1. Why aren't diesel cars mentioned when the subject of increasing your fuel mileage, only hybrids? The VW TDI can give any of the hybrids a run for their money when it comes to mileage and the cost less than most hybrids. It is almost as if the word diesel has been removed from the American jounalists dictionary. They need to wake up and smell the diesel fuel.
     
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  2. Why aren't diesel cars mentioned when the subject of increasing your fuel mileage, only hybrids? The VW TDI can give any of the hybrids a run for their money when it comes to mileage and the cost less than most hybrids. It is almost as if the word diesel has been removed from the American jounalists dictionary. They need to wake up and smell the diesel fuel.
     
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  3. Another "knee jerk reaction" from the GP.
     
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  4. I agree with Bill. For same price as Prius you can get a TDI Golf that is actually made in Germany. It even has a 6 speed manual and goes around corners! However, as diesel is more expensive than gas, they would just likely go for something that burns gas. Most people don’t know that diesel fuel contains more energy per given quantity. Then there is the other important consideration – the diesel can be hot rodded!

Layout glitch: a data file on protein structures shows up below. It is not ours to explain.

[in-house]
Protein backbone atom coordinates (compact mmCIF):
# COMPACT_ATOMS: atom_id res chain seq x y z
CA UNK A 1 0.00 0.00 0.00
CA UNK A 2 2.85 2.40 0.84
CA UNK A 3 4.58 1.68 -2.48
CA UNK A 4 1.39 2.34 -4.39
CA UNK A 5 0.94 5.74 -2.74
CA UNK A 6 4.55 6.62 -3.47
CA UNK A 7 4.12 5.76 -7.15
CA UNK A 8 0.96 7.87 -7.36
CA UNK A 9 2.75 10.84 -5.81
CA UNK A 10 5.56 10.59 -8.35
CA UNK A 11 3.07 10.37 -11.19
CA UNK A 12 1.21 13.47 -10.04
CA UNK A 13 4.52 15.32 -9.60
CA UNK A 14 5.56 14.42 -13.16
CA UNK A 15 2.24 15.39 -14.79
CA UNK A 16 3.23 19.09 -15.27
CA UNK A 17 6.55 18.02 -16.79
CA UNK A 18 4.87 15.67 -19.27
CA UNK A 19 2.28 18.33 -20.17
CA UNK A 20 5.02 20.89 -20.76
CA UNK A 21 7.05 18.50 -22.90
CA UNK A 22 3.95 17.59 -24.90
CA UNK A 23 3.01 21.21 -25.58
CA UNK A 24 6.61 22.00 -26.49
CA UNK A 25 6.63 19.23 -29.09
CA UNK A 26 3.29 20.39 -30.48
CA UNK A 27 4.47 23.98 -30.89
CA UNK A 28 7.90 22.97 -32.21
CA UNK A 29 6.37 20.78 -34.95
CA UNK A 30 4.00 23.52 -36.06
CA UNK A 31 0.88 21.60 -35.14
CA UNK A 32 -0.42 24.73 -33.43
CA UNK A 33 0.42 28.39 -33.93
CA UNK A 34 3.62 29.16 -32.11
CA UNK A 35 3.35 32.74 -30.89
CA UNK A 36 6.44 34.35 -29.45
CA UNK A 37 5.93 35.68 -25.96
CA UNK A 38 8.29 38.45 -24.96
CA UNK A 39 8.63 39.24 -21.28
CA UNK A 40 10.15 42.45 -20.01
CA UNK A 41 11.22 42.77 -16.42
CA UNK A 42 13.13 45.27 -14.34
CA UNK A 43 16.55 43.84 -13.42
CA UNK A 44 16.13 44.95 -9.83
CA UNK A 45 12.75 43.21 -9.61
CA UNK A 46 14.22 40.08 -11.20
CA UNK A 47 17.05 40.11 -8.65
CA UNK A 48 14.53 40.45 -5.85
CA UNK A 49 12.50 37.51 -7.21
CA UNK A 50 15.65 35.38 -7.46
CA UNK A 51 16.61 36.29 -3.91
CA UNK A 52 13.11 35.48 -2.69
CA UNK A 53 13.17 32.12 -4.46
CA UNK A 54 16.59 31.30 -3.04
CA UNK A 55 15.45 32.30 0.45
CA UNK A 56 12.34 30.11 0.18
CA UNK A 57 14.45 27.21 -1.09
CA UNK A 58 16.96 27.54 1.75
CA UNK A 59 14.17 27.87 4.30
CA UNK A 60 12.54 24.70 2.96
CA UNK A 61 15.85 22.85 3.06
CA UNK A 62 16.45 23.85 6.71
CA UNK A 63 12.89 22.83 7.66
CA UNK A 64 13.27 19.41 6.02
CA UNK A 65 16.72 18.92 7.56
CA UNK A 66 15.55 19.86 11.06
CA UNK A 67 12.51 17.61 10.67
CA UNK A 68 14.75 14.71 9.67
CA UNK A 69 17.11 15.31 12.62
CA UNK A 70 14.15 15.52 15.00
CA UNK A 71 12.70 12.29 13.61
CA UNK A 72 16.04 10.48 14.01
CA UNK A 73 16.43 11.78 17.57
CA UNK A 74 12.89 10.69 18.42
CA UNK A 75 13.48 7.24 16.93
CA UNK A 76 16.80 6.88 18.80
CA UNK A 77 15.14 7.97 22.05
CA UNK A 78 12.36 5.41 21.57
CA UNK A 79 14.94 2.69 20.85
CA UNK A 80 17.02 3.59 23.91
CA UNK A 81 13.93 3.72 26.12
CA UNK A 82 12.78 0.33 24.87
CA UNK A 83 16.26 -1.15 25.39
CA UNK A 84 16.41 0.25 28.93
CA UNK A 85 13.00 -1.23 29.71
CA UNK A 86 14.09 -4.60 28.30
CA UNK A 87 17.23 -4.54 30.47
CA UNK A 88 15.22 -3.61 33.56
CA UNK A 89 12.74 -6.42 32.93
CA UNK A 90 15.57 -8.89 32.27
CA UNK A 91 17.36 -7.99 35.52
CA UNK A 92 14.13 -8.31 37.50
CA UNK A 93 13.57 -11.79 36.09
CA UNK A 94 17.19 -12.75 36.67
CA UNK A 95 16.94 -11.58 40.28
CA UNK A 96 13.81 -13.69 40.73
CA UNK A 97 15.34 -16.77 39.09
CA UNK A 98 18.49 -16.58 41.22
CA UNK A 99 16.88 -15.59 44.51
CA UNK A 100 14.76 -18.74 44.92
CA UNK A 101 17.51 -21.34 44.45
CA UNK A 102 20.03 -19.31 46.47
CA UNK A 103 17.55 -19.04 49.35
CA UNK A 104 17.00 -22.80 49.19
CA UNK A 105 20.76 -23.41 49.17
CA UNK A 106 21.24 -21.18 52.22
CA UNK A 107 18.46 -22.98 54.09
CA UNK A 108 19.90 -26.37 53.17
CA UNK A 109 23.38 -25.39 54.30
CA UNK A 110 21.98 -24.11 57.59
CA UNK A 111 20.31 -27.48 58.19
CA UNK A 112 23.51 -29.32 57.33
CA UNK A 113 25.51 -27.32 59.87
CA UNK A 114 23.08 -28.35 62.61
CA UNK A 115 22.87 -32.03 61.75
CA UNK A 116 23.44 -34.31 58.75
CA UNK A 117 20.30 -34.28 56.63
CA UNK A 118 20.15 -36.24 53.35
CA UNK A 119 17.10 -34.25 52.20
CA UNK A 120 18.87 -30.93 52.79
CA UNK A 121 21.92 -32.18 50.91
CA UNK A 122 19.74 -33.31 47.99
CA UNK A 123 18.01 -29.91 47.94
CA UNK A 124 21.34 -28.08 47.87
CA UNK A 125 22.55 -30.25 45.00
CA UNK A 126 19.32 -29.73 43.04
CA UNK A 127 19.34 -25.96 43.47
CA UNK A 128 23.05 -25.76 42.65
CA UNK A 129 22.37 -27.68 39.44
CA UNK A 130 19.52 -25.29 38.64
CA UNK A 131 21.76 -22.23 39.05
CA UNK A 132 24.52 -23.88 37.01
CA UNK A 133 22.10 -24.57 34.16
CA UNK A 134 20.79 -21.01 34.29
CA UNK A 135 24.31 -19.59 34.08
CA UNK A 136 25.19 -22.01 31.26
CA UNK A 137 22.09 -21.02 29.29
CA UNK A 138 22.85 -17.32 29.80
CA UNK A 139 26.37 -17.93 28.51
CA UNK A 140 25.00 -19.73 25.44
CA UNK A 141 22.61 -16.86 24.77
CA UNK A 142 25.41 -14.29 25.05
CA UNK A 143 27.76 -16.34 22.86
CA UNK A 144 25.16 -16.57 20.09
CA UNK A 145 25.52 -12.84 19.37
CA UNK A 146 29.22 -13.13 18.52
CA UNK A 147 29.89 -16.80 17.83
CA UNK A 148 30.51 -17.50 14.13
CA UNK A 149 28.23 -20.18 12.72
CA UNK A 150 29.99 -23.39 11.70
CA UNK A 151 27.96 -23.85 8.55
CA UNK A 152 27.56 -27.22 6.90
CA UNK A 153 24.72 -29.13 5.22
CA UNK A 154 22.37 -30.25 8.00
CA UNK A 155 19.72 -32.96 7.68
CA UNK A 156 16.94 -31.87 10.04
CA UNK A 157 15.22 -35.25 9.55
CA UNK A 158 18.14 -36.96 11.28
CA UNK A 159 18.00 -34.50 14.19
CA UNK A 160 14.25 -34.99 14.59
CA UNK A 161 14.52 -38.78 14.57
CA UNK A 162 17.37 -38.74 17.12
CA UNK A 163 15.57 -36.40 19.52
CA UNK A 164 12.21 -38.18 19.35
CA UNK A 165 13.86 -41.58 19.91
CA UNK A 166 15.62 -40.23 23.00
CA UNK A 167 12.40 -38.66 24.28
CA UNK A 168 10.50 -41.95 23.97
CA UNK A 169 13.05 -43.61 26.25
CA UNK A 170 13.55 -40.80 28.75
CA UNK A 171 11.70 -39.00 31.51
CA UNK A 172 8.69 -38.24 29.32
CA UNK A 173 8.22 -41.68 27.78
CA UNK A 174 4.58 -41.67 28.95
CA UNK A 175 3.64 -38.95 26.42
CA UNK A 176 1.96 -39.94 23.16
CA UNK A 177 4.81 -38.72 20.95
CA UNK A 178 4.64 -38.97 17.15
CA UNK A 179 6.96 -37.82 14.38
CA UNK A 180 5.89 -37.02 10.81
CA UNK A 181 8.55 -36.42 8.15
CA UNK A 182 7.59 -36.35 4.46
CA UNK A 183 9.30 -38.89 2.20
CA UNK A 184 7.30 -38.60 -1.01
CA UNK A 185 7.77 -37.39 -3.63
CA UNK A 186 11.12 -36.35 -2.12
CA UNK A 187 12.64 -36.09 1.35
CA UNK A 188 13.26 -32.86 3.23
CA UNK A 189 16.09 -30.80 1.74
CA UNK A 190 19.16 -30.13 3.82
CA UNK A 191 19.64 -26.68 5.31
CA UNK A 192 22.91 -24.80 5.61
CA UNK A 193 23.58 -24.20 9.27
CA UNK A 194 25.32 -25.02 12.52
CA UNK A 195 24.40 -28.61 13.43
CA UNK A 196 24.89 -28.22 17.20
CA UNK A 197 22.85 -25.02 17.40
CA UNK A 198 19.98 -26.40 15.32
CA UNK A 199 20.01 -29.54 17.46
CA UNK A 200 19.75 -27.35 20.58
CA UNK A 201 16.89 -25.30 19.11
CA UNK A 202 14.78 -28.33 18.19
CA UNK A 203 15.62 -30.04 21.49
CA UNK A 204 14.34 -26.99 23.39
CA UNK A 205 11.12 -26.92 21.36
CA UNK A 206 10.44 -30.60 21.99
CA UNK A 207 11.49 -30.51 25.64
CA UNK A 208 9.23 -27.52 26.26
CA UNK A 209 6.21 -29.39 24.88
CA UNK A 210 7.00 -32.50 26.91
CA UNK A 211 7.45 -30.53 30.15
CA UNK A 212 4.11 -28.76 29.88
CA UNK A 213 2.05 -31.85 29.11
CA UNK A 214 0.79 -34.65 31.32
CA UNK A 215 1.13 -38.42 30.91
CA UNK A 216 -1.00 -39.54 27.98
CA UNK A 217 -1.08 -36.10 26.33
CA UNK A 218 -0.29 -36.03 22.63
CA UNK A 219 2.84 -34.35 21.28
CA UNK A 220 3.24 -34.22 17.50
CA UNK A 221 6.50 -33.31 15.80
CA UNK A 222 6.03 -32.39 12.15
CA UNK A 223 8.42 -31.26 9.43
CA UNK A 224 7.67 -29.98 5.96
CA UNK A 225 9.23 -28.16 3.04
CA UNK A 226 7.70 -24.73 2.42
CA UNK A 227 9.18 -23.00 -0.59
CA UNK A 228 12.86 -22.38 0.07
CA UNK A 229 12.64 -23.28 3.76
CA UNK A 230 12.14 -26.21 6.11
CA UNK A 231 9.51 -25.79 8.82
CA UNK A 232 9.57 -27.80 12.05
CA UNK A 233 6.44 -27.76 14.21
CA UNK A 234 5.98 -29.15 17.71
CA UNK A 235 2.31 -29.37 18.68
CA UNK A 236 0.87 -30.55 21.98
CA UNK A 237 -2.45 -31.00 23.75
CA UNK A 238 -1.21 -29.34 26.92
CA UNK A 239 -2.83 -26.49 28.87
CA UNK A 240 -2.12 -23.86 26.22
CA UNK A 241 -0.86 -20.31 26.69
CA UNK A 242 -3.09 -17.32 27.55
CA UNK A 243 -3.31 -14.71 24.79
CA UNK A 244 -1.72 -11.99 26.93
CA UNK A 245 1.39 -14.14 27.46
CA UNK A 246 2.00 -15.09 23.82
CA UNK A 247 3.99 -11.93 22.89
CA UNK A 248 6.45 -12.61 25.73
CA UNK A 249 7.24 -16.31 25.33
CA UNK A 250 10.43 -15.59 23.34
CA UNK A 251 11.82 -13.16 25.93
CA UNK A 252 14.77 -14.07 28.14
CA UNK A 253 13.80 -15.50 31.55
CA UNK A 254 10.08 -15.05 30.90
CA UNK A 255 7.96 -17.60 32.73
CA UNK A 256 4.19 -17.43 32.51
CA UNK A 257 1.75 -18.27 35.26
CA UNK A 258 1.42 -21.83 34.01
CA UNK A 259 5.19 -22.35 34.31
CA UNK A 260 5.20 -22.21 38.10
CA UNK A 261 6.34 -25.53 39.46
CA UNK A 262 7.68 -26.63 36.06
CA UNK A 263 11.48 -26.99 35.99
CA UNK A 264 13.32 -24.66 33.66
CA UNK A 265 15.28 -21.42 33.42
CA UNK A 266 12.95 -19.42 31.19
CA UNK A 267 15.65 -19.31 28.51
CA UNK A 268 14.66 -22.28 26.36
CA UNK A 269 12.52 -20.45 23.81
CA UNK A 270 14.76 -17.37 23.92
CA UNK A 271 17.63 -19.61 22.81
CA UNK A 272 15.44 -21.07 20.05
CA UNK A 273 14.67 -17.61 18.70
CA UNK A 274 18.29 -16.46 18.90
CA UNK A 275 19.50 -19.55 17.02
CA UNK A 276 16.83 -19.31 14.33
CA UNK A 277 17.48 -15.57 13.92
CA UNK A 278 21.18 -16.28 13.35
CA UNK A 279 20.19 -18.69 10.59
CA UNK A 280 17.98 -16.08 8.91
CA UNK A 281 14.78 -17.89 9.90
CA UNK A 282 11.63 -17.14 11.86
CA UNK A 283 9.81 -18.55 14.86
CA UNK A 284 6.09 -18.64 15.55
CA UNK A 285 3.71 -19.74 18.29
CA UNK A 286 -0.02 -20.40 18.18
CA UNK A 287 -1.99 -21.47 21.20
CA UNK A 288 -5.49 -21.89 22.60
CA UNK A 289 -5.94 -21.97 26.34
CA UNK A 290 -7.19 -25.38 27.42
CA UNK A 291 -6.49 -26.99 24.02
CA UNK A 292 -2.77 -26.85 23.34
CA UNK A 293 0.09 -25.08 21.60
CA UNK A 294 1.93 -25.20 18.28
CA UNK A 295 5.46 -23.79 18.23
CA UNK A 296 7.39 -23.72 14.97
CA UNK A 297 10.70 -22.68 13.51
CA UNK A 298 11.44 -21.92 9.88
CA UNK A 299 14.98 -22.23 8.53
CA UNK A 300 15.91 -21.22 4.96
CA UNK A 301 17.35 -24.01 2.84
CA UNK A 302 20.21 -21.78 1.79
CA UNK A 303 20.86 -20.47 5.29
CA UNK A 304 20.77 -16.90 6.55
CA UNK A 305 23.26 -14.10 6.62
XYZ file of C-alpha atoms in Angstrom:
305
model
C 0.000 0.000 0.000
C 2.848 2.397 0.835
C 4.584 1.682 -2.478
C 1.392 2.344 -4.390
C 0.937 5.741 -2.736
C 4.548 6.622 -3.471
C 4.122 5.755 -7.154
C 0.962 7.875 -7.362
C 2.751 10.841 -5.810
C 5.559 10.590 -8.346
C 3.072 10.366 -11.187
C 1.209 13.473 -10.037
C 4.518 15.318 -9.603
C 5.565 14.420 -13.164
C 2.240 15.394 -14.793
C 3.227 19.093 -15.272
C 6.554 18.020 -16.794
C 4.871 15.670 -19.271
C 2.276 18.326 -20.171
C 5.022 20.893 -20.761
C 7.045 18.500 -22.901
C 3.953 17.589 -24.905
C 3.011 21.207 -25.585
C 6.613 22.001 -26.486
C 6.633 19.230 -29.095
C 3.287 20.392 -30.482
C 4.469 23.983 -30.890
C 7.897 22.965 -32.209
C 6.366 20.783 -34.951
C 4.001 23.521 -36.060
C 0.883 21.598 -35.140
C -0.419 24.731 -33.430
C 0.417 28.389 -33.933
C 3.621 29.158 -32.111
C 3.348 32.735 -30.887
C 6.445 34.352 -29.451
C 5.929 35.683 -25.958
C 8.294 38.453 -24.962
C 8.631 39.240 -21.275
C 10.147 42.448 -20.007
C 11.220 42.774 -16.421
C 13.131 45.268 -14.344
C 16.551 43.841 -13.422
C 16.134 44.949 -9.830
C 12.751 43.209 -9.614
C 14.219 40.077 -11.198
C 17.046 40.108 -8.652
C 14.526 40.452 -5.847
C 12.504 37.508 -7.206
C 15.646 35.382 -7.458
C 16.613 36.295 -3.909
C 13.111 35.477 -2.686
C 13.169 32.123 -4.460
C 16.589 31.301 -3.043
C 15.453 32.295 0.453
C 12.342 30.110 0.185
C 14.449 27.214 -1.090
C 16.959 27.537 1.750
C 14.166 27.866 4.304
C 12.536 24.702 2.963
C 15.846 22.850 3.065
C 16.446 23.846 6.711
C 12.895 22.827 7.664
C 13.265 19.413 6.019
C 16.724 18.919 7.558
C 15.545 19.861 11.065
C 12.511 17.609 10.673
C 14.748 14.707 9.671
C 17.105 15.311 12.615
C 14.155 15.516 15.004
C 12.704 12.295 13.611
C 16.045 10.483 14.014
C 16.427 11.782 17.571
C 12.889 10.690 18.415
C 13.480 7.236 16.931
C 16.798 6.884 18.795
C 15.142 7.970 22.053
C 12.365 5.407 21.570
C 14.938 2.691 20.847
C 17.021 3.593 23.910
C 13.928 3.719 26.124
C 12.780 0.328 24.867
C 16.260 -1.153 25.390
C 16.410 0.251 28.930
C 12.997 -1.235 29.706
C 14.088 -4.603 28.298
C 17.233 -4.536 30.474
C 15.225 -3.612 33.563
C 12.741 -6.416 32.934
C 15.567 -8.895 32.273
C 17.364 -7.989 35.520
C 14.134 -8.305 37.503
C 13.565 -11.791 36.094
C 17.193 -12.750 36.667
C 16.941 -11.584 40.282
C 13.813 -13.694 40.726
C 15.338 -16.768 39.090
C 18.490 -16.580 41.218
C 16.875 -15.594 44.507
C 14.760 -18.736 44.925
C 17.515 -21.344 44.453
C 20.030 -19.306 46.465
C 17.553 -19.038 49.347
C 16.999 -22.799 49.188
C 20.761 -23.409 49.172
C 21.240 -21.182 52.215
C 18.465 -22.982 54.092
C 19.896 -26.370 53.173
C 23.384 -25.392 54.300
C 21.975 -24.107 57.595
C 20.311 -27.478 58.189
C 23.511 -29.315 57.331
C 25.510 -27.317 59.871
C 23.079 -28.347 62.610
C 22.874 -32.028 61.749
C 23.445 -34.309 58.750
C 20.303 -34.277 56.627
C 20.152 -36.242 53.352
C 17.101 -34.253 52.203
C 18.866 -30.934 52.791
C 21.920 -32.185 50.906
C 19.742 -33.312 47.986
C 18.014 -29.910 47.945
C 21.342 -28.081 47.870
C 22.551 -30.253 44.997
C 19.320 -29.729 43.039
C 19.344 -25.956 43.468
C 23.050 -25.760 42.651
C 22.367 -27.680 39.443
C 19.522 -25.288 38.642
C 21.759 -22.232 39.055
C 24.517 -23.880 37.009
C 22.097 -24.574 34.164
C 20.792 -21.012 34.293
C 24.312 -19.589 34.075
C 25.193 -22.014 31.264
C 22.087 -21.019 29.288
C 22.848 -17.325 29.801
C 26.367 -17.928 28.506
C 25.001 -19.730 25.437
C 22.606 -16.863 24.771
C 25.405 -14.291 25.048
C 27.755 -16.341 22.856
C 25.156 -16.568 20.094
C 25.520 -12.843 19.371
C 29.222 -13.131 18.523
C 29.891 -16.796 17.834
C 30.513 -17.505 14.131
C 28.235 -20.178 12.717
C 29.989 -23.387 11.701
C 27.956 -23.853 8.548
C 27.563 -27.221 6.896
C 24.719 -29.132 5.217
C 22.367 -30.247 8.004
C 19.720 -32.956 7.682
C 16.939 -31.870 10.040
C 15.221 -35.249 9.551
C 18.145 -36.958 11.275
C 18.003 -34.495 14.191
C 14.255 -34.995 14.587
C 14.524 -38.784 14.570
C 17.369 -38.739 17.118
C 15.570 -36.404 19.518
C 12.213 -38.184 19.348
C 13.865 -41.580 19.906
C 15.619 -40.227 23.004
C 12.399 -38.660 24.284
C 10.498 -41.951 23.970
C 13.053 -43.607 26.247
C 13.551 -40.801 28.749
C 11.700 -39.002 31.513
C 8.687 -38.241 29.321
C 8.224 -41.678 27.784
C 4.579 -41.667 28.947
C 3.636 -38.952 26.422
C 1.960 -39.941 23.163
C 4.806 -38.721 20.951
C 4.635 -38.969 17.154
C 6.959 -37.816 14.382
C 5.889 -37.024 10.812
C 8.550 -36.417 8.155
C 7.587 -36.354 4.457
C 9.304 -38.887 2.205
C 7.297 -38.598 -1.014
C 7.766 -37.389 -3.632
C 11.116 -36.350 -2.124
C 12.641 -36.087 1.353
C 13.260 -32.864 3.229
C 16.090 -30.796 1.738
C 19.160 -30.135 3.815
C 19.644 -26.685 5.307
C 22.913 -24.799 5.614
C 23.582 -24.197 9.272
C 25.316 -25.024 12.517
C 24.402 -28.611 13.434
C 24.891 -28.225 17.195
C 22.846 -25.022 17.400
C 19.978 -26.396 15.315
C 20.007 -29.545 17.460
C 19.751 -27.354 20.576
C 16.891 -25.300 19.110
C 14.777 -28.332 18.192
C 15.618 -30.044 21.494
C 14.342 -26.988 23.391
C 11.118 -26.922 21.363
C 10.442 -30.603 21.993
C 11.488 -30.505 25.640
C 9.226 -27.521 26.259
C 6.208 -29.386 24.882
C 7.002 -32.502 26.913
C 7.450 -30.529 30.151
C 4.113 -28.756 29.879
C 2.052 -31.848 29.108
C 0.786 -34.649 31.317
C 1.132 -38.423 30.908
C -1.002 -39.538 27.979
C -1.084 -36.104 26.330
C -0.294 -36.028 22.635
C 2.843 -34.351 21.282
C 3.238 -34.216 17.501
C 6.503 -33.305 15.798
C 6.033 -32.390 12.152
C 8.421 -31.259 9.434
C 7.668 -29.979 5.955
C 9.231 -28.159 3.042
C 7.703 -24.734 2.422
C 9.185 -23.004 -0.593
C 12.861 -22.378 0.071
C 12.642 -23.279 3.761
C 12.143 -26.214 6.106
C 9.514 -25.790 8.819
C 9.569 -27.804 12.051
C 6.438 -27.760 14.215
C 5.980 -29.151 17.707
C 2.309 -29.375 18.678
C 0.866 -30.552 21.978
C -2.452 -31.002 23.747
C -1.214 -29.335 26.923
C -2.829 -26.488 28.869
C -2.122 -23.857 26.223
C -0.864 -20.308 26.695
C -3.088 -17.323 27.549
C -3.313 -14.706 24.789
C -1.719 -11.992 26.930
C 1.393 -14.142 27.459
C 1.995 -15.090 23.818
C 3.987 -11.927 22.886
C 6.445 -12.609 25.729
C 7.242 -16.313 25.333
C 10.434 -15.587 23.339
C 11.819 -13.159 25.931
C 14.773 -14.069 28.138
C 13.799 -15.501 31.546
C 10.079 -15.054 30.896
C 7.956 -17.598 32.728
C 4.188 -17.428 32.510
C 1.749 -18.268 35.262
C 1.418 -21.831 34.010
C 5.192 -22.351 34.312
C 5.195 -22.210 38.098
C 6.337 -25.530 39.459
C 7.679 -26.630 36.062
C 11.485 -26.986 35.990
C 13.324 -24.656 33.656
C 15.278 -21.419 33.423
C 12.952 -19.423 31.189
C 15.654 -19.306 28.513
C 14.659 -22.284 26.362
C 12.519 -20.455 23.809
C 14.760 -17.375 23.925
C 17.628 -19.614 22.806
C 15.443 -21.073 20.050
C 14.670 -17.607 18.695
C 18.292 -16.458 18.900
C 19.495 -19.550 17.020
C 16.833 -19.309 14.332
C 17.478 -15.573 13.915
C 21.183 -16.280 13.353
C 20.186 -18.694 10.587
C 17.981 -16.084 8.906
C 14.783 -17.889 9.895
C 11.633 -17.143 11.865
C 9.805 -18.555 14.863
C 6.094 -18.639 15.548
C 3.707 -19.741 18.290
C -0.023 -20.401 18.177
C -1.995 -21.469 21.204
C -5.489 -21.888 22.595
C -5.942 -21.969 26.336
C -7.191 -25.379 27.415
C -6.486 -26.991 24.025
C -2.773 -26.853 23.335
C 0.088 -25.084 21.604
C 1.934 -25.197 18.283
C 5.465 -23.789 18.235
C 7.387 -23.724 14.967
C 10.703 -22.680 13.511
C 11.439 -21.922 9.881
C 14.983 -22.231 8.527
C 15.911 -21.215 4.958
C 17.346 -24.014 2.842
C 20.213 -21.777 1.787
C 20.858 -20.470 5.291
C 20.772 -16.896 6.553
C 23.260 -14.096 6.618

The high gas prices make me smile each time I ride by bicycle to work. (Yes, it is possible to ride to work in Southern California.) I just have to what out for those dam Priuses as they don’t make much noise when they go by.
    Didn’t Honda make a Civic HX coupe that got 50mpg about 12 years ago? I don’t recall it having batteries.
     
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  5. Yes Gabor they did and so did Chevy 20 years ago. My sister had a Chevy Sprint that routinely got over 45mpg and it occassionally got over 50. It's twin the Geo Metro did too. Sure the 3cyl motor wasn't a powerhouse but it did 70mph and cost around $7500. Funny how Chevy forgot how to make a car that gets anywhere near that mpg today.
     
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  6. @GR, Weight and safety are really the difference between then and now. The Sprint you're referring to weighed around 1,500 pounds; today's average vehicle weighs nearly 3,500 pounds, and even many compacts hit 3,000 pounds. However the 2011 Cruze Eco's 42-mpg EPA rating, for a car of nearly that weight, is all the more impressive when you consider its protection...
     
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  7. Why aren't natural gas cars being mentioned? The USA has plenty of natural gas at far cheaper prices than gasoline. The European car market sells 16% of all cars as natural gas (including American brands). All gas stations have nutural gas, diesel, and regular gas selections. Almost half of all car sales in Europe are diesel. In America, only the Honda Civic can be bought as a natural gas vehicle. See: http://www.boston.com/cars/news/articles/2008/05/23/is_us_overlooking_fuel_alternative/
     
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  8. Why aren't natural gas cars being mentioned? The USA has plenty of natural gas at far cheaper prices than gasoline. The European car market sells 16% of all cars as natural gas (including American brands). All gas stations have nutural gas, diesel, and regular gas selections. Almost half of all car sales in Europe are diesel. In America, only the Honda Civic can be bought as a natural gas vehicle.